Totalitarianism and Political Religion
An Intellectual History
A. James Gregor
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"A. James Gregor has, for half a century, been one of the major makers and shapers of the discipline of comparative fascism . . . Gregor has produced an engaging, thoughtful, and very readable interpretation of the emergence and rise of Marxism, Leninism, fascism, Nazism, Maoism, and the ideology of the Khmer Rouge . . . Rich in detail, this book can be wholeheartedly recommended to anybody interested in the history of modern radically anti-liberal thought, and those ideologies that informed human history's most murderous regimes."—Andreas Umland, American Historical Review
"A. James Gregor is indisputably the foremost authority on totalitarian philosophy and practice in the English-speaking world (at least). This magisterial book will add to that reputation: there are few scholars, if any, who could produce a work of such panoramic sweep. Further, Gregor makes the most imaginative linkages between ideas and phenomena that previously might have seemed unrelated. His provocative insights will attract much attention."—Anthony James Joes, Saint Joseph's University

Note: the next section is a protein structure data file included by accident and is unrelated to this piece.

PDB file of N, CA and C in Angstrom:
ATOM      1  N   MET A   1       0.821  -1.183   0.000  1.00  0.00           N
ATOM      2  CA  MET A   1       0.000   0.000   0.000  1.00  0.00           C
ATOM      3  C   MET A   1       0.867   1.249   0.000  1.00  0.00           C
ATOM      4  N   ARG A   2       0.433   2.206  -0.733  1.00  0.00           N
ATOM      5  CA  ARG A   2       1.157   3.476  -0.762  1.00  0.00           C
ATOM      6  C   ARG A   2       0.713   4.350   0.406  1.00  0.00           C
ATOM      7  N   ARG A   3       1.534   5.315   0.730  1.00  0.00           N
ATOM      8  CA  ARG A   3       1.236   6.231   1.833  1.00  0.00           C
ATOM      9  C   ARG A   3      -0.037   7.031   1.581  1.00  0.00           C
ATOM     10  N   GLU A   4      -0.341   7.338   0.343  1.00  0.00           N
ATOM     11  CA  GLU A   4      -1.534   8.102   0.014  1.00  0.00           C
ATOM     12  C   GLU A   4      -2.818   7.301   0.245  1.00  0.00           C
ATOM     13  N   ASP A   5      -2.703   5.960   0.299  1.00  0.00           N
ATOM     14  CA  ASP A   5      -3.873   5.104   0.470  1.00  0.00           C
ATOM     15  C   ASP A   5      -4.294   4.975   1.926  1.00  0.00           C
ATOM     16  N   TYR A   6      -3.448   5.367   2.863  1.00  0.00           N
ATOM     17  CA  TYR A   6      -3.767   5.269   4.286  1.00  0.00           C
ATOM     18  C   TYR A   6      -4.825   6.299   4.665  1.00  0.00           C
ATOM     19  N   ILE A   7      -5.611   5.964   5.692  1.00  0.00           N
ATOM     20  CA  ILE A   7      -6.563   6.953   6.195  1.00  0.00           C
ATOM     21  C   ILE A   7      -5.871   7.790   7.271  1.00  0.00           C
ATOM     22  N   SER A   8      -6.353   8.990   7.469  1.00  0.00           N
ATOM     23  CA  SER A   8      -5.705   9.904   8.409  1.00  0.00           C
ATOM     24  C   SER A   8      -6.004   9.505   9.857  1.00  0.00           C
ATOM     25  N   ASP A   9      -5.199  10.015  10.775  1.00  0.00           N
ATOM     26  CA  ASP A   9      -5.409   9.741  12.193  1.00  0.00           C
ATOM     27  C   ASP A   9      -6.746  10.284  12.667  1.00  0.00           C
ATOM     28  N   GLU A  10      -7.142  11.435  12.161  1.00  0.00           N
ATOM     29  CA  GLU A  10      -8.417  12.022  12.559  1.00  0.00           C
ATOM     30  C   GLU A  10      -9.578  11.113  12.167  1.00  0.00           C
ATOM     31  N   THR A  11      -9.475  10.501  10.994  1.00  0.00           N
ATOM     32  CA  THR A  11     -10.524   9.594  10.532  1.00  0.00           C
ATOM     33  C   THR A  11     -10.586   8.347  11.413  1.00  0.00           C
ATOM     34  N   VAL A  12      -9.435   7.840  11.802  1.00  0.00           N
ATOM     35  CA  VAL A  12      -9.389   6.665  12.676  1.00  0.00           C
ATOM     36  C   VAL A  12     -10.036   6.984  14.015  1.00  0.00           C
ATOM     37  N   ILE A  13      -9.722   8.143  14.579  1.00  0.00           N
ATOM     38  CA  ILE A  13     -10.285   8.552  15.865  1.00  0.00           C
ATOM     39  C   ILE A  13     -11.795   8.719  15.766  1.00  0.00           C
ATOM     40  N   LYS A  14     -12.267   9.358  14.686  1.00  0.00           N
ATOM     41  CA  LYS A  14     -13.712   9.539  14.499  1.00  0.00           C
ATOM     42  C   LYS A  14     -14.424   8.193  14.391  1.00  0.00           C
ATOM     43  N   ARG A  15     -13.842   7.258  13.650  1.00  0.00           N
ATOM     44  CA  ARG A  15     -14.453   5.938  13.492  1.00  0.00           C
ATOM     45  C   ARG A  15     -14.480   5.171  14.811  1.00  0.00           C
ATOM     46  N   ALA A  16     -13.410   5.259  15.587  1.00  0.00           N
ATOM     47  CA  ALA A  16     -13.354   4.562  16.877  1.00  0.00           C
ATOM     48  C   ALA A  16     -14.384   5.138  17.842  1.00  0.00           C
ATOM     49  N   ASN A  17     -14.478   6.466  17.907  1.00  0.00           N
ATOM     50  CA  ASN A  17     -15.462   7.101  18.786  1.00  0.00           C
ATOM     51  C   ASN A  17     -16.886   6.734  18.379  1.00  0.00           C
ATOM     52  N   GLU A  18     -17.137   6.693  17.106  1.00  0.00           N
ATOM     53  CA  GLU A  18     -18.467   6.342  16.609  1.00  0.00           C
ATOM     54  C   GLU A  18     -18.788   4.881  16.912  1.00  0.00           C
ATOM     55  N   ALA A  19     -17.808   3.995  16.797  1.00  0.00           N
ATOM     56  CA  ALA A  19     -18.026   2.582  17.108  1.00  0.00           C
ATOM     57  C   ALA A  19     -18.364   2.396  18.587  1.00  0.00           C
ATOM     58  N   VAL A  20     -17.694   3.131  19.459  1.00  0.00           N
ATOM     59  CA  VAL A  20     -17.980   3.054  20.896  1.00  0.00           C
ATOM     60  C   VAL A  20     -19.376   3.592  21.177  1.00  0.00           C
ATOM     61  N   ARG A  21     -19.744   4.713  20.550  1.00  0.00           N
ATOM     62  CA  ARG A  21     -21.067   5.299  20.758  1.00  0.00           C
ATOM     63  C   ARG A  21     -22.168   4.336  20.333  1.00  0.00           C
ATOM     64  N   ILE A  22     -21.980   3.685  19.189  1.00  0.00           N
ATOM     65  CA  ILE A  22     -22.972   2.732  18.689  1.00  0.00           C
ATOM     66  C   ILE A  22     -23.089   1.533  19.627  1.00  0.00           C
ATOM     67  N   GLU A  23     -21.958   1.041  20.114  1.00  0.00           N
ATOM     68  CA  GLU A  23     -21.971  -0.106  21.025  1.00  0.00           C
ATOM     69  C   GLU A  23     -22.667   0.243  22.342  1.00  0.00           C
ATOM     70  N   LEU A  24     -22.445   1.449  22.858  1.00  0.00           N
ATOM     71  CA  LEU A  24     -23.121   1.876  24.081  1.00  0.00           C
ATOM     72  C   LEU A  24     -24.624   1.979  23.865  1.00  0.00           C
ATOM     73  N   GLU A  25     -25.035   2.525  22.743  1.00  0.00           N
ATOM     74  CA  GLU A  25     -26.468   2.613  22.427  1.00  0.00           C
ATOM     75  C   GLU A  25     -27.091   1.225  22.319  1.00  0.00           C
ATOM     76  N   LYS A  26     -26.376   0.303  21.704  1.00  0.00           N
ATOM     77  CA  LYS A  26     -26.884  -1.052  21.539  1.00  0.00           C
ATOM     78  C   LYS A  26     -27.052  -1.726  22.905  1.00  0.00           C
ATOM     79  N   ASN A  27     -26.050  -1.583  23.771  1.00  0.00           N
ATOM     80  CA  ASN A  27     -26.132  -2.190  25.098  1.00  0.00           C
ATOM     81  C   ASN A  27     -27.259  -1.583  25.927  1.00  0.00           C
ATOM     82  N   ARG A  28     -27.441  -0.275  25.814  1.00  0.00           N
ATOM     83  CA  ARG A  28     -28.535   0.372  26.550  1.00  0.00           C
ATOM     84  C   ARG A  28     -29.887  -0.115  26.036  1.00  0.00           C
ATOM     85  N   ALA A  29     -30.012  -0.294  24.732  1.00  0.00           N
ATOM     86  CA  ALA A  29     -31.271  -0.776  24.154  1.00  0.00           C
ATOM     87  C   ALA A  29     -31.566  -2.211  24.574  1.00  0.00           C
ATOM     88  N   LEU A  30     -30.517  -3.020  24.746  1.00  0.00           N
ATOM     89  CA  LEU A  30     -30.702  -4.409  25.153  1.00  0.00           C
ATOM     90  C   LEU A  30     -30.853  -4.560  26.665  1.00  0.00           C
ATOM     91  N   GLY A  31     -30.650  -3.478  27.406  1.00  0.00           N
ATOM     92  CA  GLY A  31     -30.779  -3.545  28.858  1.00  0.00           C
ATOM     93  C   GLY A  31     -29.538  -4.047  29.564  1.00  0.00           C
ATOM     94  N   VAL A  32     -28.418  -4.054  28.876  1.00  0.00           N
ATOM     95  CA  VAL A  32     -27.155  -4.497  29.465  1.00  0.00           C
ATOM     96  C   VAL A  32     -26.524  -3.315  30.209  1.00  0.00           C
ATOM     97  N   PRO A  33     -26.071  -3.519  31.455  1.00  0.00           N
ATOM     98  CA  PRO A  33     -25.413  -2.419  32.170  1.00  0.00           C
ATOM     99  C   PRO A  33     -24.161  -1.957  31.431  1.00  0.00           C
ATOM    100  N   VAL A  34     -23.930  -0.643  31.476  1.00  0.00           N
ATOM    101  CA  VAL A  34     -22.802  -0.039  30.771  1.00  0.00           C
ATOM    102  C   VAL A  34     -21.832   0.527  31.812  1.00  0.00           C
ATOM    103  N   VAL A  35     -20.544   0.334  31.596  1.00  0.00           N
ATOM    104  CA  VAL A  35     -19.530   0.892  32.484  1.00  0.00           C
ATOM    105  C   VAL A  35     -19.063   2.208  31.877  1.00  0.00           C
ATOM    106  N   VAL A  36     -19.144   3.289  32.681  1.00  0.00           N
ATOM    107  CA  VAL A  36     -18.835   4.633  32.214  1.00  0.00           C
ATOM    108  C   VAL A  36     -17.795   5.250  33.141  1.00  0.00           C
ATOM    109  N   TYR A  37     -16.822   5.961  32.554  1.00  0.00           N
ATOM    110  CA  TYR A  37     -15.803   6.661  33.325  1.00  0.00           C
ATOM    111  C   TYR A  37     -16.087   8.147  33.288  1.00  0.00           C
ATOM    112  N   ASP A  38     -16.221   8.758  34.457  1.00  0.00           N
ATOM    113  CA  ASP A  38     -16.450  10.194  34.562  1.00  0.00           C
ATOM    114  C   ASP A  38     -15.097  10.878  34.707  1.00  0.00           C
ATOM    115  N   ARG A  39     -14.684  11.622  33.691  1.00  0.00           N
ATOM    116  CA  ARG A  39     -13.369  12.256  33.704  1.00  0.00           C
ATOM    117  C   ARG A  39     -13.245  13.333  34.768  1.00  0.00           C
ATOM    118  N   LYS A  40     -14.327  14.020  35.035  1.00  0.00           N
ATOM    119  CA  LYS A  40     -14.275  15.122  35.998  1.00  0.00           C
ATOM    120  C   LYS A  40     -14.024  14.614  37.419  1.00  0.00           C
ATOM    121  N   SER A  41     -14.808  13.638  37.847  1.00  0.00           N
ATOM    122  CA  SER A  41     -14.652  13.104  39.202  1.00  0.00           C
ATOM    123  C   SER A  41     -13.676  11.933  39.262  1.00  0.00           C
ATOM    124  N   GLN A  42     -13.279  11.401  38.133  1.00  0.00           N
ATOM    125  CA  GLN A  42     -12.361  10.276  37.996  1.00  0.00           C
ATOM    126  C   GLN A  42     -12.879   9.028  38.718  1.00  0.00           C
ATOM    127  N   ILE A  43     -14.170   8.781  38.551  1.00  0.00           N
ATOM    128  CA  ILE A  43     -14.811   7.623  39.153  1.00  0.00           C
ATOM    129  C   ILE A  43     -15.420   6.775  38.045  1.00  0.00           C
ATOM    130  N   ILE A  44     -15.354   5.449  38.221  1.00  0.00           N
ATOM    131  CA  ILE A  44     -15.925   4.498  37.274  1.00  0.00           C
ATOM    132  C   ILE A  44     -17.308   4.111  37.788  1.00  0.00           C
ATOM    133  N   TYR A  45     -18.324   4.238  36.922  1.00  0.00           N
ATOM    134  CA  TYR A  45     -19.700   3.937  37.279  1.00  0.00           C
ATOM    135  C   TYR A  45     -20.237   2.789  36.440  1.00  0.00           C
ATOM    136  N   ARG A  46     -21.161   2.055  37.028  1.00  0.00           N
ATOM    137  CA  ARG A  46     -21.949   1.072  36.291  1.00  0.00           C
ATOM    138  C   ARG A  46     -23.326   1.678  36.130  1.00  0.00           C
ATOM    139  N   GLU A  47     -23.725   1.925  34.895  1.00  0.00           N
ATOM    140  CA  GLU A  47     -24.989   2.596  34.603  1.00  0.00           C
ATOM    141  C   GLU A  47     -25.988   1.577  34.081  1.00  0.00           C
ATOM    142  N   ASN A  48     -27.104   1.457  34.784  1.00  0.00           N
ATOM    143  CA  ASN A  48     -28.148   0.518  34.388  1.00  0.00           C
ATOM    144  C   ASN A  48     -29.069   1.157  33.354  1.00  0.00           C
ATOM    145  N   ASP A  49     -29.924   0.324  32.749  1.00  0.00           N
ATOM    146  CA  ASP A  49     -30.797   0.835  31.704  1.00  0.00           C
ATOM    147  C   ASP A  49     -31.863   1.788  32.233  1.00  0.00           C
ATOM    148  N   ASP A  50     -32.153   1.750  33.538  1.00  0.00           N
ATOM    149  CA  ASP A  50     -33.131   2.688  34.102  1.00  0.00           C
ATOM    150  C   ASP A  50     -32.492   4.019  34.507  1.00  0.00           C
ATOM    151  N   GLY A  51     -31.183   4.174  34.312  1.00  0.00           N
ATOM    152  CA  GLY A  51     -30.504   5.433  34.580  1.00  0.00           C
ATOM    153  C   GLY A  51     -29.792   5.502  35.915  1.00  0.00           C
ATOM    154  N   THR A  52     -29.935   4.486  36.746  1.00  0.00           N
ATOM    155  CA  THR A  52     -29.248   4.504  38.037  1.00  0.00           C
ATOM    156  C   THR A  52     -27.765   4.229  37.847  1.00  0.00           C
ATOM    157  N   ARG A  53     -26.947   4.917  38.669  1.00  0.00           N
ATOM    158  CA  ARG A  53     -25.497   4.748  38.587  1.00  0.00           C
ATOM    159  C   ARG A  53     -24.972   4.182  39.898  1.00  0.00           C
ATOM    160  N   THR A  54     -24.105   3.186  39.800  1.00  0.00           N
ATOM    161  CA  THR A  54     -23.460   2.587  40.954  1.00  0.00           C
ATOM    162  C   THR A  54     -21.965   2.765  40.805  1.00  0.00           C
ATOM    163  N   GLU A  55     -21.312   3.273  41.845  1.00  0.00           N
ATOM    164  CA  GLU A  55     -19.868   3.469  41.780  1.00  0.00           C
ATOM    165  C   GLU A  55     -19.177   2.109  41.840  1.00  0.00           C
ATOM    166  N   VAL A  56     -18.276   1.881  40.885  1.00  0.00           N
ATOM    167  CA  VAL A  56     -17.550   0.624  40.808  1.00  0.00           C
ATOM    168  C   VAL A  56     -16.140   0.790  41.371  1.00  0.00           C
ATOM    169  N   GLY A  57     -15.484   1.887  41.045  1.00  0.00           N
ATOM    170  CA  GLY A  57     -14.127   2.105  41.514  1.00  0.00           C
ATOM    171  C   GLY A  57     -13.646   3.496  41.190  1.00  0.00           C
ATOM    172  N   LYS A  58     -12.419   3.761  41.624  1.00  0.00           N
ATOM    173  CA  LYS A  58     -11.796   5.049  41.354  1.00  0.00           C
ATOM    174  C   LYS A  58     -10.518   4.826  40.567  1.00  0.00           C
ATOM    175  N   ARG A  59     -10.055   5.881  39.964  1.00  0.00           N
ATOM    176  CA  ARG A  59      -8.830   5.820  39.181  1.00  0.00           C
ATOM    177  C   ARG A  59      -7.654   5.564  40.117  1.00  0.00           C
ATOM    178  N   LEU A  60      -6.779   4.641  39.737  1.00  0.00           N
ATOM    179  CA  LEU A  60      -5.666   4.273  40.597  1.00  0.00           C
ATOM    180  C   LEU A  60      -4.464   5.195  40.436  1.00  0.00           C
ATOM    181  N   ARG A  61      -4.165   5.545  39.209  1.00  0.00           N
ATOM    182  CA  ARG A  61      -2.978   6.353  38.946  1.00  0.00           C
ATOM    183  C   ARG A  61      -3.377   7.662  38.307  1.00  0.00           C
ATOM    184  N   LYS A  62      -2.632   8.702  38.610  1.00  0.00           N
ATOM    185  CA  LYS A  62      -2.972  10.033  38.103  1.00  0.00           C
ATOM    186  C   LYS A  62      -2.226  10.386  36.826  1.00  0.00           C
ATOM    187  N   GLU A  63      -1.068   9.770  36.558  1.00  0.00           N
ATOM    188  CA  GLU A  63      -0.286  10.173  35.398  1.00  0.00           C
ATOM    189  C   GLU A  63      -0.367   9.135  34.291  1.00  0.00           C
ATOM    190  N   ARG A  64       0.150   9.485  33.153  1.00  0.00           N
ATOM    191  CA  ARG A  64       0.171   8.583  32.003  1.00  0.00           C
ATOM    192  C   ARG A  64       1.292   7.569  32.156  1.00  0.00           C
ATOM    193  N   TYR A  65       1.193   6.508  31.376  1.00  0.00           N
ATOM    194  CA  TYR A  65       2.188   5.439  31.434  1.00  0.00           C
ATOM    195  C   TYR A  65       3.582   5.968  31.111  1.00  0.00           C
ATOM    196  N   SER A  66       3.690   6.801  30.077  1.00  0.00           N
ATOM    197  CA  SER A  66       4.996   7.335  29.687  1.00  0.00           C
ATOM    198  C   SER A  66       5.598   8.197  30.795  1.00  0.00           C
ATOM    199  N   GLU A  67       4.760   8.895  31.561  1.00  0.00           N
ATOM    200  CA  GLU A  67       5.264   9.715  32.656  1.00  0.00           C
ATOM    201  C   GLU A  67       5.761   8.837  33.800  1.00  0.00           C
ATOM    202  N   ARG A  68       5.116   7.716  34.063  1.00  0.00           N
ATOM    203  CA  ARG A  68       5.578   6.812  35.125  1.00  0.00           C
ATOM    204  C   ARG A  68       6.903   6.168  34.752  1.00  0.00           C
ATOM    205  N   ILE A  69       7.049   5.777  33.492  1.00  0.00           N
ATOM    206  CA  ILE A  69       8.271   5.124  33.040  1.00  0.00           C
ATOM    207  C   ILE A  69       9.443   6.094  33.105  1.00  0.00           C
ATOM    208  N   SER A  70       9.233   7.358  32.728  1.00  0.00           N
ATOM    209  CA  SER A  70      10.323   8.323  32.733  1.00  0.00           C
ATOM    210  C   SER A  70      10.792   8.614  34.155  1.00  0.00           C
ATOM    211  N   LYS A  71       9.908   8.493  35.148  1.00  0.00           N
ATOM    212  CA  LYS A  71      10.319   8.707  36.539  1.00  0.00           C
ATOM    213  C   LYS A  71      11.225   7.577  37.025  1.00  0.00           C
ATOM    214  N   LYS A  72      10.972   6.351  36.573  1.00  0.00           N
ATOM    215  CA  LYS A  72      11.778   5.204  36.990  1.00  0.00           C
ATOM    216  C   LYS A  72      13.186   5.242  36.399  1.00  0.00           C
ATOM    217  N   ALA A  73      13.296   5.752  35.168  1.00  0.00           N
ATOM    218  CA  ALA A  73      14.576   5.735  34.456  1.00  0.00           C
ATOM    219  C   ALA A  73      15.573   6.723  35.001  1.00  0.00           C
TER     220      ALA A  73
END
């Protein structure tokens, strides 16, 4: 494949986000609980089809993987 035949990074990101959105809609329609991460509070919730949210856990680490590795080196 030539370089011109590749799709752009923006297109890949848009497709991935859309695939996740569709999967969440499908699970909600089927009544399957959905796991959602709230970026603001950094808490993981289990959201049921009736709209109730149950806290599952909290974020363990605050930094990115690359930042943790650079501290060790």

"In this impressive work of scholarship A. James Gregor shows that the totalitarian twins, communism and fascism, are not at all what they claim to be—secular and atheistic ideologies—but thinly disguised 'political religions' arising from their common source in the militant intellectual milieu that Marxism engendered."—Carl Linden, Emeritus, The George Washington University
The totalitarian systems that arose in the twentieth century presented themselves as secular. Yet, as A. James Gregor argues in this book, they themselves functioned as religions. He presents an intellectual history of the rise of these political religions, tracing a set of ideas that include belief that a certain text contains impeccable truths; notions of infallible, charismatic leadership; and the promise of human redemption through strict obedience, selfless sacrifice, total dedication, and unremitting labor.
Gregor provides unique insight into the variants of Marxism, Fascism, and National Socialism that dominated our immediate past. He explores the seeds of totalitarianism as secular faith in the nineteenth-century ideologies of Ludwig Feuerbach, Moses Hess, Karl Marx, Friedrich Engels, Giuseppe Mazzini, and Richard Wagner. He follows the growth of those seeds as the twentieth century became host to Leninism and Stalinism, Italian Fascism, and German National Socialism—each a totalitarian institution and a political religion.
History — Intellectual and Cultural
Politics — Comparative and International Politics
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